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View PDF prop chart below.
Bringing the RC Boat Racing Community into the 21st Century.
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RC boating is a hobby where model boats, sometimes scaled down from their life size counterparts, are run (and often raced) via radio control (hence, "RC"). There are many forms of RC boating, including sail, electric, steam, gasoline and nitro powered. IMPBA, as a sanctioning body, primarily focuses on racing the nitro, gasoline and electric varieties. There is also a segment of the hobby that focuses on building 1/8th scale, detailed replicas of actual Unlimited Hydroplane boats. This is known as the Scale Unlimited class, and they participate in concours judging, as well as racing. The following gives some brief information on types of powering, hull classifications, and size categorizing.
Sail - A sailboat is powered primarily, as one might guess, by the wind. Radio control is used to move the sails and rudder to the positions needed to catch the wind and propel the boat in the intended direction.
Electric - Electric boats come in a wide variety of types, including submarines, tugboats, boats for show, and boats for racing. These boats are powered by 2- to 10-cell LiPo battery packs. Electric boats are quieter and cleaner than the nitro and gasoline types, and therefore more easily accepted on small, urban, running sites. This sector of the hobby continues to gain speed and enthusiastic support from hobbyists.
Nitro - Nitro boats use Nitro-Methane as their power source. Whereas batteries for an electric boat must be recharged after one run, a nitro boat can simply be refilled with fuel and sent out for another run. Each run typically lasts 5-10 minutes. Fuel costs approximately $30 per gallon. The fuel tank typically holds 6 to 12 ounces per run. The cost increases if you like the higher nitro (50% and up) for your boats. These were the first RC powered boats.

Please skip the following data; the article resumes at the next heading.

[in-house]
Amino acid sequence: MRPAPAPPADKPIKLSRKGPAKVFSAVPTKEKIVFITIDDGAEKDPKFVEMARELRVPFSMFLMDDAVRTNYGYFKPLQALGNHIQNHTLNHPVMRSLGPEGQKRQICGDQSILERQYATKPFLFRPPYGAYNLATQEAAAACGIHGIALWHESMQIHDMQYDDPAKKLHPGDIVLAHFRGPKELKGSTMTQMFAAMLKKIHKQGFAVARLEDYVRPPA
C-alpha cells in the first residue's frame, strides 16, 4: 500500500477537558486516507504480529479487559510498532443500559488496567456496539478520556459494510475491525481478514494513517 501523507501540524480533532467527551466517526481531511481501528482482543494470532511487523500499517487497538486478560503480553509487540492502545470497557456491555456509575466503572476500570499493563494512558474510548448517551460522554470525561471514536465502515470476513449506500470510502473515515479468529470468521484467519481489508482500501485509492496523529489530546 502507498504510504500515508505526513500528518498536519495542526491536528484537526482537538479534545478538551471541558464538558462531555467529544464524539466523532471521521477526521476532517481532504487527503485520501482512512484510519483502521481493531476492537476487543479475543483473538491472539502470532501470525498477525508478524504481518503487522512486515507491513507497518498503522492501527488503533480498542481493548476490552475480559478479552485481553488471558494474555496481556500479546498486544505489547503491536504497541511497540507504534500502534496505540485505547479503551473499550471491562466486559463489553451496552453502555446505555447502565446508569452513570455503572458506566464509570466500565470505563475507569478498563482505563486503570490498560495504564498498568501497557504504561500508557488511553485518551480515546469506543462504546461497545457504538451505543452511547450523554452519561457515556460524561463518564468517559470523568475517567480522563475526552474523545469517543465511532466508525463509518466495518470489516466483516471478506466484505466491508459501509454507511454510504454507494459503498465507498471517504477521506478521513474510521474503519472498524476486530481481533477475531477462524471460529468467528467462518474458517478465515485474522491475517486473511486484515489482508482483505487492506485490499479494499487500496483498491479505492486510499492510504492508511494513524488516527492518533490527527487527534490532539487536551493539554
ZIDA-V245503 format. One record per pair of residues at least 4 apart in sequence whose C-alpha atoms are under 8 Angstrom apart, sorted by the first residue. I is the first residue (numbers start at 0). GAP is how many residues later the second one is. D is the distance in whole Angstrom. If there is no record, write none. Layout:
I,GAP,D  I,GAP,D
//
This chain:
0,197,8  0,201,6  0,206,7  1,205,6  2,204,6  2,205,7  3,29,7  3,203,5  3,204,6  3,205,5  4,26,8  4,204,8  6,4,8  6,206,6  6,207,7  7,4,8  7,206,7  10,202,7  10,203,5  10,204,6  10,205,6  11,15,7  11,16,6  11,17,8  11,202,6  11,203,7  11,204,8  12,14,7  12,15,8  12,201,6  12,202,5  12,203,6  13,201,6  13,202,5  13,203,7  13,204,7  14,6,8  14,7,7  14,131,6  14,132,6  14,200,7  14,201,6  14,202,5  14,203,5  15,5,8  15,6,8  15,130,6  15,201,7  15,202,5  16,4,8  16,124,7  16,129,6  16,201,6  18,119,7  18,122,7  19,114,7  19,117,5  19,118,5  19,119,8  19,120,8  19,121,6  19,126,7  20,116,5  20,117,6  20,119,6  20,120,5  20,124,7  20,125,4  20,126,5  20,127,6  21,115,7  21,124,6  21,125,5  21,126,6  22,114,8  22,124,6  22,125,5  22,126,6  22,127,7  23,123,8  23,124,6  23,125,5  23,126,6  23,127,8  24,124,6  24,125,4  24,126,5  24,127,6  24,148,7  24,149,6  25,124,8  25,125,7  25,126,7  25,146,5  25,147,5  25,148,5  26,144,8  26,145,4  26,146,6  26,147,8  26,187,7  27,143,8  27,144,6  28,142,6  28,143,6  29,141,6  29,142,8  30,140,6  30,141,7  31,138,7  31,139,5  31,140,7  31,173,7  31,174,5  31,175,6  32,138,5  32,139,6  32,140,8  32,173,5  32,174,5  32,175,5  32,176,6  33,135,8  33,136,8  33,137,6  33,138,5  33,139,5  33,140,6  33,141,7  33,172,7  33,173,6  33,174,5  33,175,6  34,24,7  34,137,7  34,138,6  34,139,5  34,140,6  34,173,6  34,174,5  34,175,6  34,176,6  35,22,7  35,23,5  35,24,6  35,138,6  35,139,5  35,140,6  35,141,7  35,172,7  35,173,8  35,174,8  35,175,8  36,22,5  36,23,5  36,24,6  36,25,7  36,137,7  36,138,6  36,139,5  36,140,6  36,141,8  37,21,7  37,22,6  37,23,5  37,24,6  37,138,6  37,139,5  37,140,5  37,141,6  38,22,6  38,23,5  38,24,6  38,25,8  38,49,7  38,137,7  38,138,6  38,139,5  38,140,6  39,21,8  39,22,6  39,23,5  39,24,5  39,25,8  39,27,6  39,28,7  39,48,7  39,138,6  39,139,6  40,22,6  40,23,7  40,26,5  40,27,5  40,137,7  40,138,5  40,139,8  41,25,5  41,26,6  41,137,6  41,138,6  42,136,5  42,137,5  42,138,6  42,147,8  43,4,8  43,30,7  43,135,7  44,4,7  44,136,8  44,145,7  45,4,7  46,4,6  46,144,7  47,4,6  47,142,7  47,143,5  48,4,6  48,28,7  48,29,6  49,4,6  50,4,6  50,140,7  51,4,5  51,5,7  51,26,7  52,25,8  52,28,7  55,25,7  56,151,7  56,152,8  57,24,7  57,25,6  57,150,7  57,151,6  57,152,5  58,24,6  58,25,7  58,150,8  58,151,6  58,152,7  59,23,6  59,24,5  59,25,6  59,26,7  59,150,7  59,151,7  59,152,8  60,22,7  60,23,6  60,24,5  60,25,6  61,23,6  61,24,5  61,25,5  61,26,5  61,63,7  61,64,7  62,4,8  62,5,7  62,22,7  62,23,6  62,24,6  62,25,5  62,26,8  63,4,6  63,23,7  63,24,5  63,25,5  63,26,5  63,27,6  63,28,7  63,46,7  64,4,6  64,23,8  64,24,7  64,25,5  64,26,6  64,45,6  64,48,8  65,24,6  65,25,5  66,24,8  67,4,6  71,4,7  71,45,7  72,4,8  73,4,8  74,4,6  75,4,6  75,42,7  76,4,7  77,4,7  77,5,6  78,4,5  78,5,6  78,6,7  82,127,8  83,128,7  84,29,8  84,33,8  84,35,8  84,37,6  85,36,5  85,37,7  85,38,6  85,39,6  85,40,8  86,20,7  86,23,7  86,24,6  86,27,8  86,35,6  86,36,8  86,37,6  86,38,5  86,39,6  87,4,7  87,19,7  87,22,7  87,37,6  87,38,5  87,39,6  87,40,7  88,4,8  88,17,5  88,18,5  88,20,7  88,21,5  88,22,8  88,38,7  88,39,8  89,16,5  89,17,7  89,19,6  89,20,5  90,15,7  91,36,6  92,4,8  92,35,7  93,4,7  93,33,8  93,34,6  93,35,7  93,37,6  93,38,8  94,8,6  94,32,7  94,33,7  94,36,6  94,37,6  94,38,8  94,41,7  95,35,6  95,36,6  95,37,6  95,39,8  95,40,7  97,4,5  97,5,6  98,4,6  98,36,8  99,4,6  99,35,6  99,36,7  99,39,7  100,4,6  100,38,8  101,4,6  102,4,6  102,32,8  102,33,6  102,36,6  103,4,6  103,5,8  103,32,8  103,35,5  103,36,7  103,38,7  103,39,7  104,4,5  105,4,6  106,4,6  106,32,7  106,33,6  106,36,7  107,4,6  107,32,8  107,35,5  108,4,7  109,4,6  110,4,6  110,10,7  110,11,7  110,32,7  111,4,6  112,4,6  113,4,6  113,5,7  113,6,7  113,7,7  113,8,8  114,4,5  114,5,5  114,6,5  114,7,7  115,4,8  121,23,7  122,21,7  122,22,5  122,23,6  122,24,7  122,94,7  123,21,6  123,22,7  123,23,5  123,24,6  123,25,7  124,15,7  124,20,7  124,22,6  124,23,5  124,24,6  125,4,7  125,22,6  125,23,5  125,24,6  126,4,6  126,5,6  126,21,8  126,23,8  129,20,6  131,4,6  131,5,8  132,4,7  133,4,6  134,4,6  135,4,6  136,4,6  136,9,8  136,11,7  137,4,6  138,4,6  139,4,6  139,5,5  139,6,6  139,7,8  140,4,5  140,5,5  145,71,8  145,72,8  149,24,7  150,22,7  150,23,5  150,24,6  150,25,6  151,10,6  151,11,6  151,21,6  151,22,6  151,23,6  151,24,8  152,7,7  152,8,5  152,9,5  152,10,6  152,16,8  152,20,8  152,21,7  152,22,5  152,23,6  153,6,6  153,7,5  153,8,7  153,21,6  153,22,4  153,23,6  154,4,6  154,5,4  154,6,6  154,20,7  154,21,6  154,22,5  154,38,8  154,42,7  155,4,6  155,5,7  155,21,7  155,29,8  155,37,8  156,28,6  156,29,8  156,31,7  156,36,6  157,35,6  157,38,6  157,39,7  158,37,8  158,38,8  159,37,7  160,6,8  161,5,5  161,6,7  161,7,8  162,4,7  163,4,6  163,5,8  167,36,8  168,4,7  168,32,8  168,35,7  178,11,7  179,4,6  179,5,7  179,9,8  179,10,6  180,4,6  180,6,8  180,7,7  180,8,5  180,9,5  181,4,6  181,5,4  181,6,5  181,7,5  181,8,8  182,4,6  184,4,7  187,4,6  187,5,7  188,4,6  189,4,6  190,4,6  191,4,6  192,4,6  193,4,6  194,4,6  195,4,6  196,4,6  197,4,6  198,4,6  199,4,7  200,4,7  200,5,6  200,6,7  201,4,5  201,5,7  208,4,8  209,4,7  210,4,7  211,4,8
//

Gasoline - Typically large boats, these are powered by 2-stroke marine gasoline engines which run a gasoline/oil mixture. Run times exceed those of nitro boats, typically 10 to 20 minutes depending upon the size of the fuel tank. Of course, the fuel is less expensive. Gasoline boats gained in popularity in the late 90s and continue to grow.
There are two major classifications of hulls which are addressed in the IMPBA guidelines: mono hulls and hydro hulls. Within the hydro hull segment, there are eight approved classifications, although four are typically noted: outriggers, catamarans, tunnel hulls, and sport hydro hulls.
Mono Hulls - This type of hull has a continuous wetted surface when operating at racing speed. Their shape is in the form of a V. They are noted for their ability to slice through rough, choppy water. No point on the hull cross section can be deeper in the water than the center keel. The hull can be lap straked (at least one strake on each side of keel), but the strakes must not be as low as keel.
Outriggers & Sport Hydros (hydro hull) - The 3-point suspension, 4-point suspension, and multi-suspension hulls, as classified by IMPBA fall into this category. Along either side of the main portion of the boat are sponsons which do not run the length of the boat. These sponsons may be in the front, at the rear, or both. When racing, the sponsons and the propeller are typically the only parts of the boat touching the water.
Catamarans (hydro hull) - As with the tunnel hull, this inboard motor type has full side sponsons, running the full length of the boat. With an extended free board, they resemble full-sized offshore racing hulls.
Tunnel Hull (hydro) – These outboard motor boats are a variation of the 3-point design, but the sponsons run the full length of the boat. This creates a tunnel or cushion of air that is trapped along the length of the boat, helping it move faster.
IMPBA has distinct classes that separate nitro and gasoline boats by the Cubic Inch Displacement (CID) of their engine (or combination of engines).
Nitro classes: Class A (up through .129 CID), Class B (.130 through .219 CID), Class C (.220 through .300 CID), Class D (.301 through .458 CID), Class E (.459 through .670 CID), and Class F (.671 through 1.830 CID).
Gas classes: LSG 27 (up to 27 cc) LSG 36 (up to 36 cc) and twins (up to 27cc per engine for a total of 54 cc).
Electric classes: The voltage determines the class. FE Classes are N (3.7 to 8.46 volts), P (11.1 to 16.92 volts), Q (18.5 to 25.38 volts), S (25.9 to 33.84 volts), and T (33.3 to 42.3 volts)
For steam, there is a single class H (up through 1.8308 CID or up to 30 CC).
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